Please Don't Build Fairy Doors Along Trails

One person's whimsy is another person's eyesore. Plus, it's bad for the trees.

fairy doors
A child looks at a fairy door along a trail in Crewkerne, England.

Matt Cardy/Stringer/Getty Images

The first time my children ever encountered a fairy door along a hiking trail, they were enchanted. Tucked into the bottom of a tree with space between its arched roots, the tiny rounded door suggested a secret world—one inhabited by fairies and other magical beings. They crouched down to study it, reached out to touch it with a fingertip, and came away feeling as if they'd picked up a bit of the fairy dust themselves.

Over the past year and a half, there has been a noticeable increase in the number of fairy doors popping up along urban trails. These are installed by whimsical individuals who believe they add an element of fun and curiosity to an otherwise ordinary walk, but not everyone shares this view. 

The city of Guelph in Ontario, Canada, put out a directive on social media in May, asking people to stop drilling into trees, as it makes them susceptible to pests and diseases. Dave Beaton, Guelph’s program manager for forestry and sustainable landscapes, told Maclean's magazine the city "needed to press pause... Trees are under increasing stress with climate change and invasive species. We want to reduce the impact on our stressed trees."

People were not happy. They accused the city of being anti-fairy (Beaton assures it is not) and struggled to understand how city officials couldn't find the doors delightful. Maclean's cited one Guelph dad who was responsible for installing a bunch of them. He said, "You’re overhearing people walking down the trail and discovering them, and the giggles that would come out of the kids’ mouths put a smile on your face. It was addictive."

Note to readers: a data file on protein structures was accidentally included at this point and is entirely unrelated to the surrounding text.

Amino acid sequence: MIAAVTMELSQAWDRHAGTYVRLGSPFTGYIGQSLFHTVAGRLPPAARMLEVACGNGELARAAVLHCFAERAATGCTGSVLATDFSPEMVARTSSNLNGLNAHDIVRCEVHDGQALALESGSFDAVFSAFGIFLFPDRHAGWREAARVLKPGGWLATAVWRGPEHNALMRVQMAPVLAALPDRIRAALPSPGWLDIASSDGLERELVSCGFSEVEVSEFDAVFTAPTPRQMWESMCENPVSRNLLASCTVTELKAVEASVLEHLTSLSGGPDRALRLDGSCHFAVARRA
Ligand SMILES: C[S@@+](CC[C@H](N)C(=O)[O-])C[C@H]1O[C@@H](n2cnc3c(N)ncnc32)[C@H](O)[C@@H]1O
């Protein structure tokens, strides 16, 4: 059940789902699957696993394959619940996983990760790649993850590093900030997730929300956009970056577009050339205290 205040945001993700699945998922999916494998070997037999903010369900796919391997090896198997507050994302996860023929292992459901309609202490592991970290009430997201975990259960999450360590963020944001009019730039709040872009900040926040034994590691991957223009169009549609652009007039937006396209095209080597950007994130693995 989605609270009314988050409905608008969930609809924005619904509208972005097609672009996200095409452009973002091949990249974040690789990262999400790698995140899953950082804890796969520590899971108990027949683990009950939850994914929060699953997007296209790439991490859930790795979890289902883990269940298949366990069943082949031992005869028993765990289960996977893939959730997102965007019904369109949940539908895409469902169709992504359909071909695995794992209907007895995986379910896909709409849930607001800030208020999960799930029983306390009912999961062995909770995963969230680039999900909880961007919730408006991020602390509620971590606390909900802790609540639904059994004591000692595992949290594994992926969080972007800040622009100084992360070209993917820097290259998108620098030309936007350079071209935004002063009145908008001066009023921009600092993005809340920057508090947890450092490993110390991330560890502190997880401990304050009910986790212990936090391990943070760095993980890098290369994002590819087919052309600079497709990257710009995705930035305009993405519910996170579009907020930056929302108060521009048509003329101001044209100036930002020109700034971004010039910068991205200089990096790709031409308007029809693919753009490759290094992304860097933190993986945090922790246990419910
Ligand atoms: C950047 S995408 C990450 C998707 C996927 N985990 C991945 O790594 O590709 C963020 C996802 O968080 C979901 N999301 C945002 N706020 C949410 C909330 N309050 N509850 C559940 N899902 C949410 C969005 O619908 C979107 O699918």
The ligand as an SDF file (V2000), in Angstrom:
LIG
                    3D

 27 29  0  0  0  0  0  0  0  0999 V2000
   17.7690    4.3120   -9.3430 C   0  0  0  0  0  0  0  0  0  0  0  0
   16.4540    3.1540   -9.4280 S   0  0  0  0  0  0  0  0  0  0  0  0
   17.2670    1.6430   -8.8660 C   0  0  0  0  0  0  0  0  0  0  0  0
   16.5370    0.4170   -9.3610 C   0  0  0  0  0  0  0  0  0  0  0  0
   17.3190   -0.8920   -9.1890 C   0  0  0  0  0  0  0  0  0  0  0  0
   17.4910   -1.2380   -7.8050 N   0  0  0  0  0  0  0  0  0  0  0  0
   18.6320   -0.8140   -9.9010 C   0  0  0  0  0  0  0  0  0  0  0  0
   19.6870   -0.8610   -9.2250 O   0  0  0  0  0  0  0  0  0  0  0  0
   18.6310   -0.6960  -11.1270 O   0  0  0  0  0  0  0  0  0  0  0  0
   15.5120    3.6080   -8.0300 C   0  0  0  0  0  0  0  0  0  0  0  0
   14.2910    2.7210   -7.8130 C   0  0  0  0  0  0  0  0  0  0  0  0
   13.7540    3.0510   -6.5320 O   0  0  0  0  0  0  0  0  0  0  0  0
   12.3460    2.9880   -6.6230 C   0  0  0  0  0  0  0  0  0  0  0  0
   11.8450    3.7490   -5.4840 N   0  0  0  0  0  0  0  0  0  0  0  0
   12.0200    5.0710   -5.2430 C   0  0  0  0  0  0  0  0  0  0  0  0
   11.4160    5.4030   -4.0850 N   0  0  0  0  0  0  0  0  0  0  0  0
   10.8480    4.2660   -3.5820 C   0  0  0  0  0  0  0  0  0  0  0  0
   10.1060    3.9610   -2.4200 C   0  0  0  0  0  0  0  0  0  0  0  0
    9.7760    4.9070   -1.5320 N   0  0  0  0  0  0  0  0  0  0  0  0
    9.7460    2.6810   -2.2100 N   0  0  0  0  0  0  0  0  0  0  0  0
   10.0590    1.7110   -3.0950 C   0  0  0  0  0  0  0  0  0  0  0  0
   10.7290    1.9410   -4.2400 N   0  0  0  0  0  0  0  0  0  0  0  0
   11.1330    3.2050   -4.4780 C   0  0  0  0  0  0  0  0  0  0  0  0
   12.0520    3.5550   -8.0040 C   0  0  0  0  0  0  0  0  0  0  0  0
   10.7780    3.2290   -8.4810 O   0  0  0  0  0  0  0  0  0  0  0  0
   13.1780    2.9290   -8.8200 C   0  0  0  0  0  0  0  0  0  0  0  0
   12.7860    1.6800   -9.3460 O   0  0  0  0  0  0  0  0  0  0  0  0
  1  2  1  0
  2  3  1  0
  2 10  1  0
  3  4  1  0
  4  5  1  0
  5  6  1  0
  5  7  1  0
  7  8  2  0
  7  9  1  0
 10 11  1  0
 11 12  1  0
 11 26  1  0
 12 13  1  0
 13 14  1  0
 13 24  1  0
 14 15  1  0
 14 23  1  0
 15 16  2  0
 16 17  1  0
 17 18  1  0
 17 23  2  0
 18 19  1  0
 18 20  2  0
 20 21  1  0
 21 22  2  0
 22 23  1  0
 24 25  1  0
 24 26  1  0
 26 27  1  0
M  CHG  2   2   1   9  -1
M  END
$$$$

little child opens a fairy door
A child opens a fairy door along a trail in Crewkerne, England.

Matt Cardy/Stringer/Getty Images

Leave No Trace, the organization that implores people to enjoy nature with as little impact as possible, tells Treehugger it too has seen an increase in the number of fairy doors built during the pandemic. A spokesperson for the Irish chapter said it is a result of more people using the outdoors for recreation at this time, and it's troubling for various reasons.

"Where fairy doors and houses have appeared without permission, they have often been nailed or screwed into trees, leaving them at risk of disease. Over time the doors also deteriorate quickly in poor weather and attract additional items in the form of gifts that blow off the trails, littering forests and other outdoor areas. Fairy doors also have a very limited lifespan and over a short period of time as they deteriorate they leave exposed rusting nails and screws, giving rise to potential injury to visitors and animals."

The organization says it wants families to spend time outdoors, but its role is to ensure that happens responsibly, in a manner that does not harm woodlands in any way. 

"Specifically in the case of fairy doors, if people are going to put them up, then permission of the landowner should always be sought and the use of nails, screws, plastics ought to be avoided. Leave No Trace asks all people in the outdoors to let photos, drawings and memories be their souvenirs, leaving natural objects undisturbed."

There is more than enough wonder in the natural environment to keep a child entertained, without needing additional decorations to make it interesting. Parents might do well to direct their energy toward helping children identify species, learning the names of trees, birds, and plants, recognizing seasonal changes, and reading trail markers. These little snippets of knowledge build on each other and create a more familiar yet engaging environment for a child, without needing additional inputs like fairy doors.

At the very least, parents should think about the message such fairy doors send to children—that it's fine to nail random "cute" objects into trees and to create visual clutter for others also using a trail. It's important to remember that not everyone's idea of what's amusing is shared by all, and the best way to leave a natural space is unmarred by any of that.